R.I.P. David Kettlewell

R.I.P. David Kettlewell

David Kettelwell, harper, hammered dulcimer player, poet, and author of the first phd on hammered dulcimers passed away monday 4th april. We “mete” trhrough the internet, he was a great guy.

Re: R.I.P. David Kettlewell

A very talented and intelligent individual. Sad.

Re: R.I.P. David Kettlewell

A sad day for Dulcimer players everywhere!

For those of you who aren’t aware of David’s work, by way of an introduction, here’s a link to his extensive & impressive website:

http://dulcimer.new-renaissance.com/

Cheers
Dick

Re: R.I.P. David Kettlewell

A sad day for all who appreciate scholarly efforts in the trad music world.

He will be missed.

Re: R.I.P. David Kettlewell

I’d not met him for many years, but I was aware of his work with his band “Trotto”, and other projects.
Also check out the Hammer film “Countess Dracula”, where there is a tall bearded hammer dulcimer player, working with a fiddler and a dancing girl. The dancing girl ends up drained of her blood to rejuvenate the Countess, but unfortunately her blood doesn’t work, as she turns out not to have been a virgin !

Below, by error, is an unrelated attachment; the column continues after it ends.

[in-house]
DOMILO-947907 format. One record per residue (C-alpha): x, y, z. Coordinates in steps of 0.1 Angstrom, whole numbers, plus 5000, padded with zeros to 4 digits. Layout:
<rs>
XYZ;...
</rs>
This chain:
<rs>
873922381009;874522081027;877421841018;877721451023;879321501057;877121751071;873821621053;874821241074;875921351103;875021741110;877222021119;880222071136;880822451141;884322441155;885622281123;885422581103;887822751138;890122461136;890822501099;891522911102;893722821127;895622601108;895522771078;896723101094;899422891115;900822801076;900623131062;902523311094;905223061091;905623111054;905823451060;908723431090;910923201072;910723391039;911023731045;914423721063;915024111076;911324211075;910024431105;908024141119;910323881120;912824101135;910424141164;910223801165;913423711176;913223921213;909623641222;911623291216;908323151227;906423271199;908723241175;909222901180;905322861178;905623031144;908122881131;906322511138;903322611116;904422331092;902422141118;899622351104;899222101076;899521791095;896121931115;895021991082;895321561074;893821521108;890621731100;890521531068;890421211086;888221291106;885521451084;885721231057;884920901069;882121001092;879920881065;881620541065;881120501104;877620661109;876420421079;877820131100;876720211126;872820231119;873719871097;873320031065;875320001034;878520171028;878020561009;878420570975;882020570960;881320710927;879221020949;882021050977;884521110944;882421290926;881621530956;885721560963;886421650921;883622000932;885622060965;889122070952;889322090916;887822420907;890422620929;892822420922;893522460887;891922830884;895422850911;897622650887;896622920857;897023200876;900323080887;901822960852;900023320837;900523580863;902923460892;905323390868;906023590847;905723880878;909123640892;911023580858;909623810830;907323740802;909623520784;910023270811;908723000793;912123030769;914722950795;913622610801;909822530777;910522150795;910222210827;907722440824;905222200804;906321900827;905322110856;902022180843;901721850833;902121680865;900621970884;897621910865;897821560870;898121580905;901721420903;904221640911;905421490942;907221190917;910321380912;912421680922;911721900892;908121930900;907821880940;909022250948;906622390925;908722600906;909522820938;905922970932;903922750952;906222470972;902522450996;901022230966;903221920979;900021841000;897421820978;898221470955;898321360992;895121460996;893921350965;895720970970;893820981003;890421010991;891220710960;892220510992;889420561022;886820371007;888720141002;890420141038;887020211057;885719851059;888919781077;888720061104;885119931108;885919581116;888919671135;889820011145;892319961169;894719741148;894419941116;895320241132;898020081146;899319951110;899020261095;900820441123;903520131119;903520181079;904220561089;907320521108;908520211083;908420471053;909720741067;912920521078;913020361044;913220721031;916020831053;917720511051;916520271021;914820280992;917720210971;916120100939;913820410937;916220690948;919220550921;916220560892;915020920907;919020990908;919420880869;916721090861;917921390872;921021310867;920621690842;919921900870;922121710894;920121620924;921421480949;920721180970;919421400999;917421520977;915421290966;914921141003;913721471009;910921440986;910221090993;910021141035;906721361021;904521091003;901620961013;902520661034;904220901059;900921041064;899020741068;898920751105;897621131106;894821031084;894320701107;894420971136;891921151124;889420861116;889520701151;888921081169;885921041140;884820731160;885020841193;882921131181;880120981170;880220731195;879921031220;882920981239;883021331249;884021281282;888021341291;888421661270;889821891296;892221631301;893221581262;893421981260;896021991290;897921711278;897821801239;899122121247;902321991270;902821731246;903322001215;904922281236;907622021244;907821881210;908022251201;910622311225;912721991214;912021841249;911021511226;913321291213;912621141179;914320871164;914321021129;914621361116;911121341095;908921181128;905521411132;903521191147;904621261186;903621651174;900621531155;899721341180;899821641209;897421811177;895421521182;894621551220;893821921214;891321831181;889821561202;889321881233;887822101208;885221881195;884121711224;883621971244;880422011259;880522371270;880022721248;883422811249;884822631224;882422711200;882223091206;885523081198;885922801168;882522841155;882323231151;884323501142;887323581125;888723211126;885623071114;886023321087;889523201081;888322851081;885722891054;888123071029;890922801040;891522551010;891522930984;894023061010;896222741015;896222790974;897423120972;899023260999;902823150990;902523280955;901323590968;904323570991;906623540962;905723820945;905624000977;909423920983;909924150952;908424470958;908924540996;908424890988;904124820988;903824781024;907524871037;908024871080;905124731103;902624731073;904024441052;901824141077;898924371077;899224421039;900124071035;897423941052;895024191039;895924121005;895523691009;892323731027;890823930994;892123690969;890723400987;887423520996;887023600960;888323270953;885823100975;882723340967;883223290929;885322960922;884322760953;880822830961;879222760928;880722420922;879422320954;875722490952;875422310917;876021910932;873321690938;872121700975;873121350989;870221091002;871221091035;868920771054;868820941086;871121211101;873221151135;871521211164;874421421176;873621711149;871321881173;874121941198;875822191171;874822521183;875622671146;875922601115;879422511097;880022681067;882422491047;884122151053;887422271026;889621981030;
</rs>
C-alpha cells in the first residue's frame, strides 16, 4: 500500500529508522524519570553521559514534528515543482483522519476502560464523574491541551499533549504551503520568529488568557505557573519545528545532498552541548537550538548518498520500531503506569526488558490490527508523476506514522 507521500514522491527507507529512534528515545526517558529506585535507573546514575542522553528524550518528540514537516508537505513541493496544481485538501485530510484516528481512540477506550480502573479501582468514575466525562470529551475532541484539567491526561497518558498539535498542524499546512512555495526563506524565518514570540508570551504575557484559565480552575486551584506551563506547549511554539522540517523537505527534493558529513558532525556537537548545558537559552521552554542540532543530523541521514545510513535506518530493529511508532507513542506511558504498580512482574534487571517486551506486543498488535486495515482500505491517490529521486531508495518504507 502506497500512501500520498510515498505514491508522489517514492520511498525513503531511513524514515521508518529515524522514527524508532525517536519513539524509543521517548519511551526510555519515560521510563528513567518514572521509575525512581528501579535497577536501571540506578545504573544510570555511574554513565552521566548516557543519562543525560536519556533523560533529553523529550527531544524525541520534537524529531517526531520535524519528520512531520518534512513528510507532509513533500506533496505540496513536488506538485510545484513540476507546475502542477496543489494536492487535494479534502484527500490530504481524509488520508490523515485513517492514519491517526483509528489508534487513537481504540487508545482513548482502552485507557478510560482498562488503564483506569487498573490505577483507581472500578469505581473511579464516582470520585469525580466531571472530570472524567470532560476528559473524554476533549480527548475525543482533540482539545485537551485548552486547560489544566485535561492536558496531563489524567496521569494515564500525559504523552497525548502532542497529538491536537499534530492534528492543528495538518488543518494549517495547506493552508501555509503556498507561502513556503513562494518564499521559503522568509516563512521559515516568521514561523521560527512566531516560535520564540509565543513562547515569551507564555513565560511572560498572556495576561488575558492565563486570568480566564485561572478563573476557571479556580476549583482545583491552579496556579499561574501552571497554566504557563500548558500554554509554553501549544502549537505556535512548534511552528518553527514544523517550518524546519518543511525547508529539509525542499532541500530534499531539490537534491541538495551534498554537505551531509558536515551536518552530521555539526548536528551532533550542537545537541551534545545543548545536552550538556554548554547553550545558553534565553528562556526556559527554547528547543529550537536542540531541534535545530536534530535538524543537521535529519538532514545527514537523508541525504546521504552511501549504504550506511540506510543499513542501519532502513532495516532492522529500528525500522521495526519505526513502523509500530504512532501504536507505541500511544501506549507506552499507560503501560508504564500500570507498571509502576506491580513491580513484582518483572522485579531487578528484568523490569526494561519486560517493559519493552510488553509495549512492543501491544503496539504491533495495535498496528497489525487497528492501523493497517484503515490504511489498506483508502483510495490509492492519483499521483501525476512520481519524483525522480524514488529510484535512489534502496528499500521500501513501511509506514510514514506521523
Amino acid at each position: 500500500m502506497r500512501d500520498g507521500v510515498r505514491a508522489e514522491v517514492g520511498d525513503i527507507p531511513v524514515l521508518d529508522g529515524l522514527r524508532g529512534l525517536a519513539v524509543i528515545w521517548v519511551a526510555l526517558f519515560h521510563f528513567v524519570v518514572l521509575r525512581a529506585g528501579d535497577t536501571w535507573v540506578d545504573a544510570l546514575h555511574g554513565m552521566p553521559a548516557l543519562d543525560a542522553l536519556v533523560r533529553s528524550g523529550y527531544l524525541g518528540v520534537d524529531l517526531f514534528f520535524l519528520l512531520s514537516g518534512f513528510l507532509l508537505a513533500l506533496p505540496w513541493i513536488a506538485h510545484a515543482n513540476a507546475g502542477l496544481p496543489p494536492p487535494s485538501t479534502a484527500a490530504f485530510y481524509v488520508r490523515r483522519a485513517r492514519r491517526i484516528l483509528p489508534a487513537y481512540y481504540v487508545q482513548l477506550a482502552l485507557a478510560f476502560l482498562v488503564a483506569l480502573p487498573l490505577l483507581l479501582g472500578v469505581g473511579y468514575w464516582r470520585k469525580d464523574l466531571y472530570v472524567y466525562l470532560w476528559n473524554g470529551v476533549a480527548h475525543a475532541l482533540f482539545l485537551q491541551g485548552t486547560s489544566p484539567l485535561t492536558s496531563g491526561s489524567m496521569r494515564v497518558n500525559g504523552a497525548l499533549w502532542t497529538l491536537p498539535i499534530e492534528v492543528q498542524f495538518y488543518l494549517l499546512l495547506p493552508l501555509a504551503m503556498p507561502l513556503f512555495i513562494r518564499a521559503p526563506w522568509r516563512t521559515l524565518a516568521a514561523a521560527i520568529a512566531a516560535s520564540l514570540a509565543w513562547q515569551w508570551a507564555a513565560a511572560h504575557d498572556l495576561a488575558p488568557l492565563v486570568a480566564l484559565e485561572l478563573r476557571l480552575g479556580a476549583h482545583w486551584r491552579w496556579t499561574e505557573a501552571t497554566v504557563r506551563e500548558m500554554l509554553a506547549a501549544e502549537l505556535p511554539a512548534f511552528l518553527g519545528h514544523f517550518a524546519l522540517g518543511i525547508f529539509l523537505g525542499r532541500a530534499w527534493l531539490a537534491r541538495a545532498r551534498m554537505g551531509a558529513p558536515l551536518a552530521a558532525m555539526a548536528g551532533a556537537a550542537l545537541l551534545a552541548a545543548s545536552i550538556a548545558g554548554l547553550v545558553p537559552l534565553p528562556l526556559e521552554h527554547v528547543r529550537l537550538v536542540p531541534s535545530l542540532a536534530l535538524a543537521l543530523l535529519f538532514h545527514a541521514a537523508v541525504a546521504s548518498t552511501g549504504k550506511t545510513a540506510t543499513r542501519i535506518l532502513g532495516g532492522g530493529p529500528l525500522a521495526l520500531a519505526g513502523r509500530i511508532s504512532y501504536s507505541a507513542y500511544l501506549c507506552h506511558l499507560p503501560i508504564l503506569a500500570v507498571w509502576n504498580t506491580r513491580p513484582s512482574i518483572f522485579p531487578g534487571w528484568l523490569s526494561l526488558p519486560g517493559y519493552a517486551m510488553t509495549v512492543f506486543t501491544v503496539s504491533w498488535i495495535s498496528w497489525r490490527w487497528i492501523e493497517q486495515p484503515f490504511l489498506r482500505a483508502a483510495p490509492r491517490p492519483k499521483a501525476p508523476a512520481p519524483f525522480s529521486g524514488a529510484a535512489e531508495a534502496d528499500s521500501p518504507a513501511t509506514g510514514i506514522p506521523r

The bearded dulcimer player does look familiar, though.

Re: R.I.P. David Kettlewell

David Kettlewell had probably the greatest influence on my involvement in traditional music.
We first met in about 1967 when he had the job of South of England Representative for the English Folk Dance and Song Socirty. He was based near Andover and I lived in Bournemouth.
I had formed a small band with two fiddlers and a spoons player and he was the first caller to use us.
He then moved on to study at Guildford University and I moved to Aldershot to take up a teaching post. He drew me into playing at the University for informal dance and music sessions on the campass.
I formed a band with a very good fiddler and banjo player and when these members moved out of the area he got me to join another band in the area as their lead musician and through this I met my wife. We now have a fairly successful Ceilidh band in Gloucestershire.
Dave was in the right places at the right times and has probably been the catalyst to my further development.
He moved on to Sweden. I moved on to Gloucestershire. We did write to each other a few times. His letters were always addressed to Ynothna Snobbig but we have not been in contact with each other for over thirty years.
No doubt he has had an influence on many but certainly I have benefitted greatly by having been in his company.

Thank you David, may you never be forgotten.

TG

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